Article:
Omaha daily bee. (Omaha [Neb.]) 187?-1922, October 15, 1898, Page 2, Image 2

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RF\DY \ TO irnrr
IVIval/l l\J \ JLISuJj
Jury bf Awards for the Exposition Haa
Organized for
' \
iiTN.IInlil it I'rt'llinliinry M
mill - \ Koiid to Koine- Minor Mutter *
.Niilnrc ( if the Itnlrn lov-
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A preliminary meeting was held 'n the
rooms of the Commercial club last evening
by the jury of awards of the exposition ,
Manager 13. E. Hence ot the Department
of .Exhibits presiding In the absence of the
chairman uf the awards committee , J. M.
Woolworth. Of' the eighty Jurors nearly
halt were present , The superintendents of
thu dlfitjrejtt departments \vcro also on ham ]
to offer their fltiflgi'sllons as to the facllltv
tloir of. the work uf judging. It was tl -
elded to commence judging nt once and
the Jury will , therefore , get together , at0
o'clock this morning at the Department of
Exhibits on the grounds nnd proceed to
cxamlno the different exhibits. The ex
pectation ID that the work will he finished
\Vcdnesdaj * at the utmost.
The peraoifnel of the Jury Is a picked
one. David- . Day of tjioUnited States
geological survey at Washington , who Is
the superintendent of .the Mineral depart
ment , Hays It la the best 'one 'he has seen
oo far and ho was largely instrumental In
selecting the Nashville Jury. Superintend
ent $ , " 15. , Hnrdt oC the Dcpartmeul ot , Ex-
lilblW-p'repaYcd the present list' 'fro m" his
wide ( knowledge of men fitted for. this1 pur
pose and also formulated a .set .of rules
to govcrti the. Jury. Eve > y tt-an'amlsslsslppl
Btato Is represented , bo says , and the list
Includes a number of ex-governors and meu
of national reputation. . Such men as ex-
Oovernor iFurrias'of' this state are on It
und Major 11. C. Ward and F. W. Clarke
of thu govqrnmcut , board.
In general the jury will go about Its
labors lir groups' of three , though there are
aorao HDt'ClaltleA which , requiring experts ,
will bo 'determined ' by ono rrlan each In his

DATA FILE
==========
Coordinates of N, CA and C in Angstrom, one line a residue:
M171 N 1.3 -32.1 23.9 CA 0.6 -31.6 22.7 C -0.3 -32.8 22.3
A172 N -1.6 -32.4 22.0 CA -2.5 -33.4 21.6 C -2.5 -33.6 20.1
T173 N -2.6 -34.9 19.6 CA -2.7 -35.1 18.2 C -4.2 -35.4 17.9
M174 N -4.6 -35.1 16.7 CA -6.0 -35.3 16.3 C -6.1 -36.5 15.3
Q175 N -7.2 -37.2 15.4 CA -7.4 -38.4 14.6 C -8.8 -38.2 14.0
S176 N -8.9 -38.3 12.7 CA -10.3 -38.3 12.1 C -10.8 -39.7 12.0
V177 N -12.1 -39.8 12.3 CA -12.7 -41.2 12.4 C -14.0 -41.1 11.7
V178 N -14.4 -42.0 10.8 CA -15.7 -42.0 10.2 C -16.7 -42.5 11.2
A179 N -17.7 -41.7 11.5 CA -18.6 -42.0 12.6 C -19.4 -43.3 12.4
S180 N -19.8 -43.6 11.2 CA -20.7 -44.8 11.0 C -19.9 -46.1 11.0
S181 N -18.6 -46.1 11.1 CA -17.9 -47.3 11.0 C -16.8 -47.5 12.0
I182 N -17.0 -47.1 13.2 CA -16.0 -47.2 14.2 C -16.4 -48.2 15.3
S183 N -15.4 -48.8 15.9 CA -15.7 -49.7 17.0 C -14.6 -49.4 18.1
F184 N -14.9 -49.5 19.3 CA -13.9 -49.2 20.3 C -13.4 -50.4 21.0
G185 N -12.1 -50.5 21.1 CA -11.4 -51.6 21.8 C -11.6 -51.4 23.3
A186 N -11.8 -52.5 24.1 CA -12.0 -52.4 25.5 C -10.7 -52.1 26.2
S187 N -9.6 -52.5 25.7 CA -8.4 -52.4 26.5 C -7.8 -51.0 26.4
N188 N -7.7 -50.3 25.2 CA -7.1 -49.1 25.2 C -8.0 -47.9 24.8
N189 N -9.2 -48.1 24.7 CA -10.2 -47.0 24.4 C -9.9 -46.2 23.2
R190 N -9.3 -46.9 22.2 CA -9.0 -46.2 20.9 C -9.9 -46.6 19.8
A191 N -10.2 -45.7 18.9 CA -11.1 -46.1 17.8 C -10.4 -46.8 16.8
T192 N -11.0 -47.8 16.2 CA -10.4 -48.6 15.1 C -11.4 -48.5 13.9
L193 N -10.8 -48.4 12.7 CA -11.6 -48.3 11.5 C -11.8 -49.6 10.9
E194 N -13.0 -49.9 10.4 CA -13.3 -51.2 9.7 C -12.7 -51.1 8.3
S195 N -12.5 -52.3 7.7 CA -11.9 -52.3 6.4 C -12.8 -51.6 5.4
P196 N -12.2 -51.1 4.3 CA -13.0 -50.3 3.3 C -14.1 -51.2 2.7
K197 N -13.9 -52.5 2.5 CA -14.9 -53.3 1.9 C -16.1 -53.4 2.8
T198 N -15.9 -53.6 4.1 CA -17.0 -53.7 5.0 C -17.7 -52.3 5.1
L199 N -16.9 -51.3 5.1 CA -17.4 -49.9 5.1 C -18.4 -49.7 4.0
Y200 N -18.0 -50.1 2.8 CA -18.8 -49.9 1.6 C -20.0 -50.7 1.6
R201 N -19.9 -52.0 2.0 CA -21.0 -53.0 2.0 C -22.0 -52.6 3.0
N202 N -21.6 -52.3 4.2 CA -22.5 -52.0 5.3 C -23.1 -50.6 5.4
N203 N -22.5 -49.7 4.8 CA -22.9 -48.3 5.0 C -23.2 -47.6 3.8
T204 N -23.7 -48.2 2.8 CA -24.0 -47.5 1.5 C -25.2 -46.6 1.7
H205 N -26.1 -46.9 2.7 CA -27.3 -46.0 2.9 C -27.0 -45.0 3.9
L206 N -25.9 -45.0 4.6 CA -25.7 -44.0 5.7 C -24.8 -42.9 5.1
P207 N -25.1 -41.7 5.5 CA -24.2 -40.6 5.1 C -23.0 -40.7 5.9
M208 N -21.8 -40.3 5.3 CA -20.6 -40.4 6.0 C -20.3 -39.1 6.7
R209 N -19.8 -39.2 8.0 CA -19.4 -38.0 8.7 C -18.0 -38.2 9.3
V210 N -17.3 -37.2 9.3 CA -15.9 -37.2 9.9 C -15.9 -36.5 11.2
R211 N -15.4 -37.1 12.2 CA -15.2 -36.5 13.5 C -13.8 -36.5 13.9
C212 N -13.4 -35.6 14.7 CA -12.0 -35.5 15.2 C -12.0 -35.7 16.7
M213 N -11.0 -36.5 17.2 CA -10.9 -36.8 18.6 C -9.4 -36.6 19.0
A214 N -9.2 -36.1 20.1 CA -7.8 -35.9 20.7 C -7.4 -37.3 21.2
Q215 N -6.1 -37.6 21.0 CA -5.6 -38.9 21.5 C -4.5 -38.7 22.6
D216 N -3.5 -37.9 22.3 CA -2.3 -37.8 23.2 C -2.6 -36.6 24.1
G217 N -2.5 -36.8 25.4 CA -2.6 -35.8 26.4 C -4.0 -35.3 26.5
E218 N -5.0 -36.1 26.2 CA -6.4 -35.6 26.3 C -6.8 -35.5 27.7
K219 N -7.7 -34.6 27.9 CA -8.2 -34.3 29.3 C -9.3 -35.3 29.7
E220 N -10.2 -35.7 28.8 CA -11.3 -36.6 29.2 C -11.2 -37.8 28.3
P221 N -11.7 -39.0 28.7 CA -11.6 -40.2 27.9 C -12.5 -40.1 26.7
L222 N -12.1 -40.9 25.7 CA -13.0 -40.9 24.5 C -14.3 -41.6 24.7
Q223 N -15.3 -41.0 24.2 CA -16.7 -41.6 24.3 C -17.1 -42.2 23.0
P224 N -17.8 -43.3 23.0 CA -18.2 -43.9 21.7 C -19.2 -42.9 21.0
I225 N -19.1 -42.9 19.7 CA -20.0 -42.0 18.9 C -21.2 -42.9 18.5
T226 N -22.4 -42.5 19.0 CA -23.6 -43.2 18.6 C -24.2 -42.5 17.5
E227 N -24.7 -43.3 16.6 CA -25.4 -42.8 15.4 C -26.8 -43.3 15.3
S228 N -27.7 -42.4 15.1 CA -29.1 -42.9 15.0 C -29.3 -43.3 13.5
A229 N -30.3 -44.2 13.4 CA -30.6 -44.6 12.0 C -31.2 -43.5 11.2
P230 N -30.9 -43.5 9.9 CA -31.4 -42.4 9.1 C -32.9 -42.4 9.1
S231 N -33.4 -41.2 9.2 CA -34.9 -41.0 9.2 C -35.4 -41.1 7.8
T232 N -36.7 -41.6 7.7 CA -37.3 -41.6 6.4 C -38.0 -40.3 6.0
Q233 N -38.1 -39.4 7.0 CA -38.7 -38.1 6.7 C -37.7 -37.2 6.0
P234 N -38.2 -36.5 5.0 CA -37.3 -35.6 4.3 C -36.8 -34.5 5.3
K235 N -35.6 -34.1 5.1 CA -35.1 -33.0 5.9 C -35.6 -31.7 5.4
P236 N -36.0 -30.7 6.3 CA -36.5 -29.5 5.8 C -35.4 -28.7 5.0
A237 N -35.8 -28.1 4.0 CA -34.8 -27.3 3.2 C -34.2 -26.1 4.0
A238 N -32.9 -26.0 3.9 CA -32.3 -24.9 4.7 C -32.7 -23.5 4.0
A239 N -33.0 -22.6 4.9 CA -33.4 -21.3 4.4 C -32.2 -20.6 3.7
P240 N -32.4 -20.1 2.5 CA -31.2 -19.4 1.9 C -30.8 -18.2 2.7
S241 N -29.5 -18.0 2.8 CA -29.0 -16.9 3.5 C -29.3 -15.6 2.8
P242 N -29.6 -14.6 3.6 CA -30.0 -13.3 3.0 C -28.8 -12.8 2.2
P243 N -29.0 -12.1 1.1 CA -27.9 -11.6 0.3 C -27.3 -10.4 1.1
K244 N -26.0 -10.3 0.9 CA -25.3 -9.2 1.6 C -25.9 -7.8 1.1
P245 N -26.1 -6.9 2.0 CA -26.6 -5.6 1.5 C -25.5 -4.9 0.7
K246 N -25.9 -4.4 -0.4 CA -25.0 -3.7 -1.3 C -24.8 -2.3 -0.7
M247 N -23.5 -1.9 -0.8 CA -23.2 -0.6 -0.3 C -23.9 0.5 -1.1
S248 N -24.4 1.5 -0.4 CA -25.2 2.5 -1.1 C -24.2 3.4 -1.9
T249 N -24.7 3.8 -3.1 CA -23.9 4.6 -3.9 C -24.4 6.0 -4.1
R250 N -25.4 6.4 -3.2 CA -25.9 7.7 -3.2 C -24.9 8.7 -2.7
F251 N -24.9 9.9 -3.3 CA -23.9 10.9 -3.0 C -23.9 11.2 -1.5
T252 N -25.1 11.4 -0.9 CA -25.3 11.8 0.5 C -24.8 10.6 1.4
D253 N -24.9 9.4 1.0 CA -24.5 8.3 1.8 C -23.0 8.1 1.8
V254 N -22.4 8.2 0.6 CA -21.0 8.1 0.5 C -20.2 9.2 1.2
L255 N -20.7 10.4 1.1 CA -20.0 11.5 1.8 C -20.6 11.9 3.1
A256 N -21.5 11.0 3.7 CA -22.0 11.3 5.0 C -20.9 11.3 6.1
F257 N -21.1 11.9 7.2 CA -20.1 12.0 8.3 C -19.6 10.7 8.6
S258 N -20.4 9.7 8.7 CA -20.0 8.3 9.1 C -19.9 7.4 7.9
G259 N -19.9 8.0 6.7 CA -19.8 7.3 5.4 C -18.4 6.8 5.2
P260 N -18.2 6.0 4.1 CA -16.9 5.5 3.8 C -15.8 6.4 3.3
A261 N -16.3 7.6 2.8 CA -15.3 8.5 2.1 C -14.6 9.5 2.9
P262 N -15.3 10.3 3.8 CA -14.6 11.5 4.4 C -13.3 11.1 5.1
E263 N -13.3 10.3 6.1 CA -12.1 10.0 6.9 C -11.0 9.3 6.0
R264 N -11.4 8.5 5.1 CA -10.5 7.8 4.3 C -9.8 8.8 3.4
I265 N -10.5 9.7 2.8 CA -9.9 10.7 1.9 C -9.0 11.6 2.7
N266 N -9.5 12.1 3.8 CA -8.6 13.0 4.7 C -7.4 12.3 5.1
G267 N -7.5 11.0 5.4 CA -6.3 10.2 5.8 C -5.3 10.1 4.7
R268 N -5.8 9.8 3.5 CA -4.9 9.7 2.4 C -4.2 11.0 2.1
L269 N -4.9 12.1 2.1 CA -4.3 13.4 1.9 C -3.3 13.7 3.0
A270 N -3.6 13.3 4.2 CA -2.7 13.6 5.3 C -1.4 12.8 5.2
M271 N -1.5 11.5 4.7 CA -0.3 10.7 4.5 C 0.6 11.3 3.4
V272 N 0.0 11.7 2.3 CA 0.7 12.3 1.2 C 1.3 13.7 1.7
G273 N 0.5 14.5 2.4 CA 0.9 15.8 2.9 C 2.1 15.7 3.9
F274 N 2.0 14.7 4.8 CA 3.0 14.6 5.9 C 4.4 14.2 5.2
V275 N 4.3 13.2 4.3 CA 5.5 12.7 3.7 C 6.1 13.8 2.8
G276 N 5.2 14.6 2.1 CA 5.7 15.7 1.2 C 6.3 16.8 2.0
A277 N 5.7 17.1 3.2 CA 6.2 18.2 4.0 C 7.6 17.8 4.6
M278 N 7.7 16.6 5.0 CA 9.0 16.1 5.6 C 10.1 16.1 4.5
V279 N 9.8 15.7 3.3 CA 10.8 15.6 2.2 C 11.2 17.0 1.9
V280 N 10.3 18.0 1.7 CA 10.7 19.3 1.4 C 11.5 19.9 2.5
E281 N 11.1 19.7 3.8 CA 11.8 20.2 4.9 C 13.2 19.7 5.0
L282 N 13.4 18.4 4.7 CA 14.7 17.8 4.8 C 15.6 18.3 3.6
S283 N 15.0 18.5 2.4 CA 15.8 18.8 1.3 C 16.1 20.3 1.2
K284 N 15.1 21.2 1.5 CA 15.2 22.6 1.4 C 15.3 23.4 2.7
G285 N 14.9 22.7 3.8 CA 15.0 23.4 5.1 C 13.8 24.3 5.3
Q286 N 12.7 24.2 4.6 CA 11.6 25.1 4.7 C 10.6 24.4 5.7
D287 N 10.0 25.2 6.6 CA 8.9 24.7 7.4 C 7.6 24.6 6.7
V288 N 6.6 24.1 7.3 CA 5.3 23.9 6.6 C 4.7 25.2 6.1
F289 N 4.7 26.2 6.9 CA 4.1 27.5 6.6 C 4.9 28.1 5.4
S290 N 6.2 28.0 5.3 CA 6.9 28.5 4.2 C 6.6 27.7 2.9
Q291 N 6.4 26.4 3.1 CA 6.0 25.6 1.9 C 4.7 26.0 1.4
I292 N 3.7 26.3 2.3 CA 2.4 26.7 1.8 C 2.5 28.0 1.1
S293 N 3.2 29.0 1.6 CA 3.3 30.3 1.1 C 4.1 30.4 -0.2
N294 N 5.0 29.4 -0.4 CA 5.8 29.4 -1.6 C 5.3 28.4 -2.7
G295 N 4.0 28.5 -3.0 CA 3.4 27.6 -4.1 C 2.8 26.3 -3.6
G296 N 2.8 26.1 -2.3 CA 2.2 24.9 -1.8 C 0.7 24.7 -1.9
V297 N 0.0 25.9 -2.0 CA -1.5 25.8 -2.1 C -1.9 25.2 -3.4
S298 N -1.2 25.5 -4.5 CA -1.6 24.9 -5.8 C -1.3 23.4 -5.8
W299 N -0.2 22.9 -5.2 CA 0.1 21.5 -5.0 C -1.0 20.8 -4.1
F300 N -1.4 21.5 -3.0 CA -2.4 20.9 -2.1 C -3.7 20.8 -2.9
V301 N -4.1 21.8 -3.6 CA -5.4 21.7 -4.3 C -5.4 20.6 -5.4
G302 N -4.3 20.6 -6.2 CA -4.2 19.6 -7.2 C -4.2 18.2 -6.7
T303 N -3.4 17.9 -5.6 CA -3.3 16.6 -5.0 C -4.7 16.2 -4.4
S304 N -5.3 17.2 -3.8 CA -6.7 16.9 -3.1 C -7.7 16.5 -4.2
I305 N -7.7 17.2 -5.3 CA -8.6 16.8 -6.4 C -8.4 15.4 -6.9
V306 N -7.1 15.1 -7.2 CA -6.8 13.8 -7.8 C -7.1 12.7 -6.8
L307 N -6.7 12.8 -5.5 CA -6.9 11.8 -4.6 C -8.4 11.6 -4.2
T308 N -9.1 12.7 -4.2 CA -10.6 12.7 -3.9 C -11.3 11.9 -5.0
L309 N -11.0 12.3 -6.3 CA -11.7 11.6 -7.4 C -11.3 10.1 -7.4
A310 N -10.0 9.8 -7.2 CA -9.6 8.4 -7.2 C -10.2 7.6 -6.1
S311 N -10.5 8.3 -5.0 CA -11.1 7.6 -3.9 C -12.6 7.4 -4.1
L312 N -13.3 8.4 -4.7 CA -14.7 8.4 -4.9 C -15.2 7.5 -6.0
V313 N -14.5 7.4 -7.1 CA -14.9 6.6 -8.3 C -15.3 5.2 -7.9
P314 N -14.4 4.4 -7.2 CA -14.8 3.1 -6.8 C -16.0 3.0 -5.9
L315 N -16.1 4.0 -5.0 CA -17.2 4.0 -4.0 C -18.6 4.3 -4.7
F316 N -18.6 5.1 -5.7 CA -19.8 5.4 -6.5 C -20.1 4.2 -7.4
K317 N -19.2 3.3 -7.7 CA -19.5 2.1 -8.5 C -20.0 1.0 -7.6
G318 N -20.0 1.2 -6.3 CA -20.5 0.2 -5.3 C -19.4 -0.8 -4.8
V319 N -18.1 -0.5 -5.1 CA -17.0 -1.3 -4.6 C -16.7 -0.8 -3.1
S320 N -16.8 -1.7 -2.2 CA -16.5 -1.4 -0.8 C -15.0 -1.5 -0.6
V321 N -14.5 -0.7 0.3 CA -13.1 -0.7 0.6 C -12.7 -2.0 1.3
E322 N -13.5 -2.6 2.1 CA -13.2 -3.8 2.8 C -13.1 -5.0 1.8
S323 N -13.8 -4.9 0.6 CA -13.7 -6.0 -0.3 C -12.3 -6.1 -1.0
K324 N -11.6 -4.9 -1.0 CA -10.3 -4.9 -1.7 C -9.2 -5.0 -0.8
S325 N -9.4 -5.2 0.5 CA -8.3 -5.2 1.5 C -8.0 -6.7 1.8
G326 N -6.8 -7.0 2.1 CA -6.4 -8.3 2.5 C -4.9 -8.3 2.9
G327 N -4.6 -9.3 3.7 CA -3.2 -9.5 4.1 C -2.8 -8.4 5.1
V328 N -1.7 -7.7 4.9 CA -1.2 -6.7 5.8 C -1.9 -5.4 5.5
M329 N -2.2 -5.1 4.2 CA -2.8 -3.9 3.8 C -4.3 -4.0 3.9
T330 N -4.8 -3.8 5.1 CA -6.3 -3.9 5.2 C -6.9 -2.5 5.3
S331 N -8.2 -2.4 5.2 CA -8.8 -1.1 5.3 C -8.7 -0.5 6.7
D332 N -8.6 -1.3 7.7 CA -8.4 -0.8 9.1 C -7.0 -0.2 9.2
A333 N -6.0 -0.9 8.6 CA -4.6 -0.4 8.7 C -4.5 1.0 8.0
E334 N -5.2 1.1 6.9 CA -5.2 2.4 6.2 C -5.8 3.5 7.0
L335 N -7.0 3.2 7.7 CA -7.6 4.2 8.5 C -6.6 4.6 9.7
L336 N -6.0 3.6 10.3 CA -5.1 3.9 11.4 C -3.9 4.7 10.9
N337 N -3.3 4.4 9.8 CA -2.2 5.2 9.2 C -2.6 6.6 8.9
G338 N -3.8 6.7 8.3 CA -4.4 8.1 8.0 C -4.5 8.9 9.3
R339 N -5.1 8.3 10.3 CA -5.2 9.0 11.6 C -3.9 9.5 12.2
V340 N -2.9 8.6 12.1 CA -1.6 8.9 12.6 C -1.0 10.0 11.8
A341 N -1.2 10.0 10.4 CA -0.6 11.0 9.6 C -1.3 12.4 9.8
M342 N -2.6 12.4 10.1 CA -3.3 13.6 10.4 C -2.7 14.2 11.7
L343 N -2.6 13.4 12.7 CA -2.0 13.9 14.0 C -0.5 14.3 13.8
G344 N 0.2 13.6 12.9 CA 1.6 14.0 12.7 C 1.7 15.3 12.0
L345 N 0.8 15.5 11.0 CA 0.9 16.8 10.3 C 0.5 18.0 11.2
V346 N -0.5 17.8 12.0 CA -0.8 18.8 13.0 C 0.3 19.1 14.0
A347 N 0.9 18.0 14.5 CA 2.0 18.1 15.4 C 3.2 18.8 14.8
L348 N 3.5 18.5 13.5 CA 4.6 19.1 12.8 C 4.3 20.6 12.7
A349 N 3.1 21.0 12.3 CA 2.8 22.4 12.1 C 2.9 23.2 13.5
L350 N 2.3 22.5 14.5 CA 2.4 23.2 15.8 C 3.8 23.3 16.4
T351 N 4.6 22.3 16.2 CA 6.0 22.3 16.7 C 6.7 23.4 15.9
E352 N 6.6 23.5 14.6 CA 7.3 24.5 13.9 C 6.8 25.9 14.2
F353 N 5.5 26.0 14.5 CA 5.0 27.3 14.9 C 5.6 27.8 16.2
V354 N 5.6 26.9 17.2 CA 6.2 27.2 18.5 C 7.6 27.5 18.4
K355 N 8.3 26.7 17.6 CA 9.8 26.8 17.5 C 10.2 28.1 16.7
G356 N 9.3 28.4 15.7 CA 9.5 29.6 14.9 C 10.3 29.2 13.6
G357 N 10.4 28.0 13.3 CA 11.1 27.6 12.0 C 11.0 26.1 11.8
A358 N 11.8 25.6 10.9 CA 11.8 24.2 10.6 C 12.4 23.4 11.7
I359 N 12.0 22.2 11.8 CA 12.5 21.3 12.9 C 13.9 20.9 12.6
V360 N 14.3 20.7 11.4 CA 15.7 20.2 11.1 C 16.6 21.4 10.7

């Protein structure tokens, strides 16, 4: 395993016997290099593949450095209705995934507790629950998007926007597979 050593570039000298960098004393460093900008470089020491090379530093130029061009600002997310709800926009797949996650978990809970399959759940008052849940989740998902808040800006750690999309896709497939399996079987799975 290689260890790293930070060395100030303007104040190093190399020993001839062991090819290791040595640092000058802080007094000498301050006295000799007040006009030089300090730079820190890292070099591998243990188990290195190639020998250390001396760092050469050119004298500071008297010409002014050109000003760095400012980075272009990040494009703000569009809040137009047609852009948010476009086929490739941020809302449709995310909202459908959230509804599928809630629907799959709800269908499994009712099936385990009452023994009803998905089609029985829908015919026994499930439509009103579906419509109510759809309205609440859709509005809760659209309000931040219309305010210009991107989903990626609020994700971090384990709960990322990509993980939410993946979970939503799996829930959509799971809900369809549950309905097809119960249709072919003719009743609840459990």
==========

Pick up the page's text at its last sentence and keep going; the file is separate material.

particular line. The recommendations of
the urors YllI be made to the general com-
inltk'6 on awards as fast as arrived at. Ono
uf the Jtjrors In each section has been picked
by tflo cxtilb'ltors , the Bccond by thu com
mittee on , 'awards qnd the third' by the two
acting In .cpnjuuctloa with the committee.
, AVlthln the last few days they have all
been notified and with but 'lc\v exceptions
they are all here.
| f -ItulL-H for the Jury.
According to the rules 'tho Jurors will be
reimbursed for their traveling expenses and
tholr hotel bills while here but otherwise
their appointment Is purely honorary. Man
ager Ilrucu &ays it was surprising how few
declined to fcerve.
No- exhibit will bo allowed to compete
for H-wards which , had not been placed on
exhibition by June 1 unless 'the exhibitor U
abla."to prove that there were good reasons
Tor Us1 deb./ . From this rule , however ,
perishable articles were exempted.
The general classifies on is to follow the
official catalogue , but Jurors may mi'bdivldo
classua .and , recommend awards In each of
the felib.fllYlsion . - Cojlectlvo exhibits "are to
bo Judg-ed as jtlnglo 'exhibits , though upon
< lue ] iotCe'tp | trioawards'committee they niay
bo ( Jl.v.ldcd and the p.'irtfl Judged separately.
If divided they will not bo oltglblo us qol-
lectivb' exhibits. SlafVihints. tnay' bo filed
with the jurors by 'theexhlbitora ' - setting
appeals. The .method of aijnepl..48"f r , nny ,
exhibitor EO desiring to lod'no-hlfa' colriyialnt
with XhcVRUpMntendcnt within forty-eight
hours. f w ihniirbllcatloirof ( tbc'tfattl nf
' ' '
iho'head MfriKro'f the cdmmlhco''lri"the
Manufactures. ' building gallery , each ap
peal , however , to ; bo accompanied by $10 t&
go toWard a special fund for the remunera
tion of experts called In to glvo evidence.
The recommendations ot the Jury are to bo
sealed up In an envelope by the 'superin
tendent to bo passed upon Dually by the
awards committee.
KudiiiMliindc ( 'utlicrliiK- " \Voincn
mill Tlii-lr KrlcmlN.
At iho Nebraska building the women oC
the Women's Hoi let Corps held a celebra
tion at 2 o'clock yesterday afternoon. The
cuerciqcs wore held In the main rotunda
of , tho. building , and were heard by an audi
ence of complimentary proportions , In which
old soldiers and their families were In a
majority.A number'of ' excellent addresses
were mingled with enjoyable Vocal selections
by Leo G , Kratz and Miss Frances Iloeder.
Mayor Frank B. Moores welcomed the or
ganization to Omaha In a brief address , In
which ho spoke earnestly of the Invaluable
services -that they had performed for their
country both In the 60s and during the
more recent war. Ho presented them with
the golden key to the city and assured
them that no body that had visited the city
was received with a more cordial welcome.
Mrs. Abbio A. Adams of Superior , de
partment president for Nebraska , added'a
very graceful greeting In behalf ot the de
partment , and thcsn sentiments wcro recog
nized In an appropriate manner by Mrs ,
Rosalie U. Condon.
The principal address was by Mrs. Flo
Jameson Miller , national president of the
organization , who spoke with much feel
ing and not a little eloquence. Presldeut
Miller nald that on the preceding day while
tha achievements of the army and navy
were being extolled , t < he had waited In vain
to hear ono ot the orators say a word In